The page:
Class, austerity and inequality

Welfare cuts and far-reaching reductions of the welfare state continue to be centrepieces of the Tory government’s approach to debt reduction. This approach has already failed those facing poverty and failed to address government debt. If Greece tells us anything, it is that ‘austerity’ not only contracts government expenditure (at least for socially necessary services and outcomes) but also government income. So in Greece, imposition of cuts led to increasing not decreasing government debt and further welfare cuts.

Thus, our argument is that not only have anti-poverty measures failed but that they have failed because they are linked to the constraints and ideology of an approach to welfare which focuses upon regressive redistribution from above, namely, redistribution which is leading to rising income and wealth for the already affluent at the expense of the poorest.

Much has been written about poverty and how to address it. However, the class politics of poverty have often been neglected. Poverty is no accident but represents the inevitable outcome of a market driven society – and one in which particular class interests, which neoliberalism is its latest ideological formation, works to increase wealth accumulation by the rich.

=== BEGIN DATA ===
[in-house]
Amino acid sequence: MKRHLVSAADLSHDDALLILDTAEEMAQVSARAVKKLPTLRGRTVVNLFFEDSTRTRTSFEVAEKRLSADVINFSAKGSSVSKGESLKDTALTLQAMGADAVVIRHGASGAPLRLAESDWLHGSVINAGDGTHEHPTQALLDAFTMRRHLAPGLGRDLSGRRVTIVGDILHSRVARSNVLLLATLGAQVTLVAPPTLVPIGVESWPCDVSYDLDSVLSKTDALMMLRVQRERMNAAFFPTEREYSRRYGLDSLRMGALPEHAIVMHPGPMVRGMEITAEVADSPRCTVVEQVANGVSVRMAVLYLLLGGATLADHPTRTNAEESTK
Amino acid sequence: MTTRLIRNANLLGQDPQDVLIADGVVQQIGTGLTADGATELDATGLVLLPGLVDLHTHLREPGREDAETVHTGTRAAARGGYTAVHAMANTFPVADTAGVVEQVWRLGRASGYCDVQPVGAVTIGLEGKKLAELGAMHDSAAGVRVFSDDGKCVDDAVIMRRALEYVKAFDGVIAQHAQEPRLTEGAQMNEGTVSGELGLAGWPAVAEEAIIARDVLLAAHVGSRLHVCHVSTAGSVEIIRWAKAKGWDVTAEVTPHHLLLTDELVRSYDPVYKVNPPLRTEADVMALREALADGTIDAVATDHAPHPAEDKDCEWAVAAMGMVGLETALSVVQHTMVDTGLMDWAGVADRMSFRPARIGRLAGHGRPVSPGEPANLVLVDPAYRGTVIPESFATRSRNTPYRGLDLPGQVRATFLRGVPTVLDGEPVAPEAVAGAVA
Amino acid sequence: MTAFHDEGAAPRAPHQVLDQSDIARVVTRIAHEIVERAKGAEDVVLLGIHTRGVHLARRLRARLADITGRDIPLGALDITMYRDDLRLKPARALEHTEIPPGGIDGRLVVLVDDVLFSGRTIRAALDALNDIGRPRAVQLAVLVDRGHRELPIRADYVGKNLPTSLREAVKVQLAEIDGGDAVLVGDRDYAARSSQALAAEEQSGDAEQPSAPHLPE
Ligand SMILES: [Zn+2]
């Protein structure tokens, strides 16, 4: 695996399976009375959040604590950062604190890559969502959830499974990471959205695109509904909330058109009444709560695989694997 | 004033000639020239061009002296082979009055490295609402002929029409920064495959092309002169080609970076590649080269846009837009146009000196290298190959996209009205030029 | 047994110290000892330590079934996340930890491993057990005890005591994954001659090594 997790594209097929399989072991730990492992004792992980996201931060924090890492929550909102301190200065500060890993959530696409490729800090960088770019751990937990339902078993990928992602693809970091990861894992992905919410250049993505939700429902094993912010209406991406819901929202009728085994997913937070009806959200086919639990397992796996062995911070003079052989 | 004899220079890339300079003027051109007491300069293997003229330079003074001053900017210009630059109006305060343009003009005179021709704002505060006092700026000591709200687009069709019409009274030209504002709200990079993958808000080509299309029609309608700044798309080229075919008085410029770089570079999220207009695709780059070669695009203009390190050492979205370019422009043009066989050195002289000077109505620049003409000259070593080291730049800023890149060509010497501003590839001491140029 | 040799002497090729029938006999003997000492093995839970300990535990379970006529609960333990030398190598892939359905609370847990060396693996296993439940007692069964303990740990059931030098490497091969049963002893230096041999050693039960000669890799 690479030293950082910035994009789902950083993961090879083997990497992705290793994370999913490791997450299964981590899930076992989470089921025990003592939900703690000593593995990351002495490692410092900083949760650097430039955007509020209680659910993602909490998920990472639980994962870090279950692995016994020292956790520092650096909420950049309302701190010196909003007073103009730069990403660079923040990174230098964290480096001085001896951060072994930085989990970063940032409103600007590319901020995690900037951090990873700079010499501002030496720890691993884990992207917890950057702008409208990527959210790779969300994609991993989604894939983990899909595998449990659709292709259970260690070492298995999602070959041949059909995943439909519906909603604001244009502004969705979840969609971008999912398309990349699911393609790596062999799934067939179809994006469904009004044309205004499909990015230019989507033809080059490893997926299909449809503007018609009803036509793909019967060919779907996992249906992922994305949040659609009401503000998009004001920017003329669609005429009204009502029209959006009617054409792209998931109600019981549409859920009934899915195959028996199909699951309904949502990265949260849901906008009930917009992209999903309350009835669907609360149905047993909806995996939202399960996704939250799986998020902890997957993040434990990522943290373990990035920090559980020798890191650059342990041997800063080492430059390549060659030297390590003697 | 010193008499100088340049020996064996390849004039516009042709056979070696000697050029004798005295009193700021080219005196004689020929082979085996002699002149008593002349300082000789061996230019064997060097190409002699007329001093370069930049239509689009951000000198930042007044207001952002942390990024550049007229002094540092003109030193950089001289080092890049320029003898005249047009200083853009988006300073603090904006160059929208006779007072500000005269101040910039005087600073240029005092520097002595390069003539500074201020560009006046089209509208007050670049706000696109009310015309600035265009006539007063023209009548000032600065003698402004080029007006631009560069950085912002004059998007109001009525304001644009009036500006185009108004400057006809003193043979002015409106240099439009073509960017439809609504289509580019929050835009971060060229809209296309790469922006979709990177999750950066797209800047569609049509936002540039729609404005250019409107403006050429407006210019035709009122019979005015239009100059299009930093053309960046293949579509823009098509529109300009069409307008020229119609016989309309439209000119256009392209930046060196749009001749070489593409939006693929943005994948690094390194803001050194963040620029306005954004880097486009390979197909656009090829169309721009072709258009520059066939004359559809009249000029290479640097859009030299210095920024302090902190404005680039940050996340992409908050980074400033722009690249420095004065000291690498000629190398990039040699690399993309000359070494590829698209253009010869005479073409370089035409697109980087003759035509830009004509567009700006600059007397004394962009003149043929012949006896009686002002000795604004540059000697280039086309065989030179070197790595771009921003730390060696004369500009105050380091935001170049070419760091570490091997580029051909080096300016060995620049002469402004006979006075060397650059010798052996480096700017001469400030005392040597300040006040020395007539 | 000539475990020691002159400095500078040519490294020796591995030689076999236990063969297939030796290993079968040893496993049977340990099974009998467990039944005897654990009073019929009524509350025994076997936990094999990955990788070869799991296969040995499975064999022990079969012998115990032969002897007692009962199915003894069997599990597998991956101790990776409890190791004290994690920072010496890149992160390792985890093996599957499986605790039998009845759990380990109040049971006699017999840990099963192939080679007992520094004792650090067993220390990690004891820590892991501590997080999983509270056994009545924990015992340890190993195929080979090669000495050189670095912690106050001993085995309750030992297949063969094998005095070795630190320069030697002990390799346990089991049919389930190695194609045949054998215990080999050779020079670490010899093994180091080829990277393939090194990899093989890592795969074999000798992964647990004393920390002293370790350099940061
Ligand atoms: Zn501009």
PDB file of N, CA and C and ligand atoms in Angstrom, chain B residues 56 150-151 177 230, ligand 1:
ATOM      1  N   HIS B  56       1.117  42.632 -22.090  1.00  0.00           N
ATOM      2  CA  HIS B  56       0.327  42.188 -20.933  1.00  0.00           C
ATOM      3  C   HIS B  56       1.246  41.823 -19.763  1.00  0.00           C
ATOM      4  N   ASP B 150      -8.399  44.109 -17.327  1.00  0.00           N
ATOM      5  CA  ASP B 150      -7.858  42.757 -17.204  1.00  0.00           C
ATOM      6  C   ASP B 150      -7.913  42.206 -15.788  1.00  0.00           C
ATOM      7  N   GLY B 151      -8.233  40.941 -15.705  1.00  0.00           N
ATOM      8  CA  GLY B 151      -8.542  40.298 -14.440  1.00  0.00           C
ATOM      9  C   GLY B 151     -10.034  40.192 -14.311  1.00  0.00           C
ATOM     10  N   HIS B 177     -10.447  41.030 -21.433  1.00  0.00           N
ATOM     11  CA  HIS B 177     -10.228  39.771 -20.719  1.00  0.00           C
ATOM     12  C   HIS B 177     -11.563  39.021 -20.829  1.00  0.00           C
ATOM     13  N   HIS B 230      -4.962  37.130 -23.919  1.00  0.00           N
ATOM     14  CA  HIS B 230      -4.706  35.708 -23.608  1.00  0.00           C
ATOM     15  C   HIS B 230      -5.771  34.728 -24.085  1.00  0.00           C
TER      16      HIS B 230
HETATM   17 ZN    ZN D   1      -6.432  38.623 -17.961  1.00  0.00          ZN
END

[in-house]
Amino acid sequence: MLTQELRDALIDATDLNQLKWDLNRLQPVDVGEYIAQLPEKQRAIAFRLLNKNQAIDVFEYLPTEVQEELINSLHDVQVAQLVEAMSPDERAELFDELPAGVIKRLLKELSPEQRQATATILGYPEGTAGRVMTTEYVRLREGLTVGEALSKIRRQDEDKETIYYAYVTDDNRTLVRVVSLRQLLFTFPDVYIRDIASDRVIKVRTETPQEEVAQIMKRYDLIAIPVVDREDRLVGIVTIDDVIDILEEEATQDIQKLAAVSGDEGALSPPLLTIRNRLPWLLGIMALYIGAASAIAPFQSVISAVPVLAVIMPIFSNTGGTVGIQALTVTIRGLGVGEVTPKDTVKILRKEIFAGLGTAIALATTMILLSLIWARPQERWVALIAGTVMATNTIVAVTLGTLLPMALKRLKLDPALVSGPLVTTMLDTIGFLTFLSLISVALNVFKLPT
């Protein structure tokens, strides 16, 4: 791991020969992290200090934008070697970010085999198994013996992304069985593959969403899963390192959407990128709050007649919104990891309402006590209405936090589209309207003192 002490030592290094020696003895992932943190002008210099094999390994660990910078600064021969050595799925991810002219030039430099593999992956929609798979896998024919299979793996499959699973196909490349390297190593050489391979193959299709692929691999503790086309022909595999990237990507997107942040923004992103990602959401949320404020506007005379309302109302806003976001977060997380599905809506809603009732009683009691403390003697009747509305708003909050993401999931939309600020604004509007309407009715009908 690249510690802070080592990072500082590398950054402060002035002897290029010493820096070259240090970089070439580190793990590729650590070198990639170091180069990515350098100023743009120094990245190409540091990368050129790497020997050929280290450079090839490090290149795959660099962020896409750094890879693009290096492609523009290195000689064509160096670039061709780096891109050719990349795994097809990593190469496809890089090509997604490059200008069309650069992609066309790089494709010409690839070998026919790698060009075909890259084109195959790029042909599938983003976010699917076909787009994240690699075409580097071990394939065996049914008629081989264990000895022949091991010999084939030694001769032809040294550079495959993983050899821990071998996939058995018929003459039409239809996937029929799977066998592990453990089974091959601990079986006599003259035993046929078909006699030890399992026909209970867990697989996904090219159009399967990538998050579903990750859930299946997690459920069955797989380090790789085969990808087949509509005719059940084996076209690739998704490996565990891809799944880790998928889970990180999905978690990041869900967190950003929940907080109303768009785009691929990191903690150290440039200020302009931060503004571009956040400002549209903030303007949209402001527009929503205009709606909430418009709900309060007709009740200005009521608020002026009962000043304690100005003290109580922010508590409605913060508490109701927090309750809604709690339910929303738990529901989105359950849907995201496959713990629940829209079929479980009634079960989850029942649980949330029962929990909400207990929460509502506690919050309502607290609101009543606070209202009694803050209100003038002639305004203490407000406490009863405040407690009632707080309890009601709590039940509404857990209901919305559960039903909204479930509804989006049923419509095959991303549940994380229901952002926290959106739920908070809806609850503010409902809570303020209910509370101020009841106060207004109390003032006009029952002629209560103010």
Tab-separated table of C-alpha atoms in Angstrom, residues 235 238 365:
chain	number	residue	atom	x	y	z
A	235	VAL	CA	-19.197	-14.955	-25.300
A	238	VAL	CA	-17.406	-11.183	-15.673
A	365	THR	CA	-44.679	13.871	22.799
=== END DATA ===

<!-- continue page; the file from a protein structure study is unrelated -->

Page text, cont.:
How we approach the question of poverty and explain its origins is crucial to how it is understood and the policies that consequently result. Only an anti-poverty strategy that empowers the poorest to gain greater income and provides greater bargaining power to workers in the labour market can adequately address poverty. This means, primarily, increasing the ability of workers and unions to force employers to divert higher shares of profits to wages as opposed to dividends and high managerial salaries. Work can only be a route out of poverty if workers have the power to bargain for decent wages and conditions. The assault on unions and collective bargaining reflects the determination of the Westminster to further the share that goes to profit and dividends.

Poverty and inequality continue at historically high levels evident since the mid-1970s. Attacks on union rights with successive anti-union laws, as neo-liberal policies were introduced, paved the way for the dramatic rise in poverty and income inequality. For example, before 1979 child poverty levels were below 15% before rising to its highest levels of over 33% by the late 1990s and subsequently falling back to levels of around 29% in 2009/10. Scotland’s picture is not substantially different to that of the rest of Britain with Scottish Government statistics showing that 22% of children were living in poverty in 2014.

Poverty in Scotland is concentrated in urban centres such as Glasgow, Dundee and in other towns across the country. This is paralleled within English cities such as Manchester, Liverpool and equivalent population centres, and in places in London such as Tower Hamlets. Central to explaining this distribution is the collapse of higher paid patterns of work and its replacement with lower paid patterns of work since the 1970s. Alongside this sits higher income inequalities with Scotland again at the higher end of the spectrum evident within Britain. In general when it comes to poverty, income inequality or wealth inequality only London and the South East exceed that of Scotland.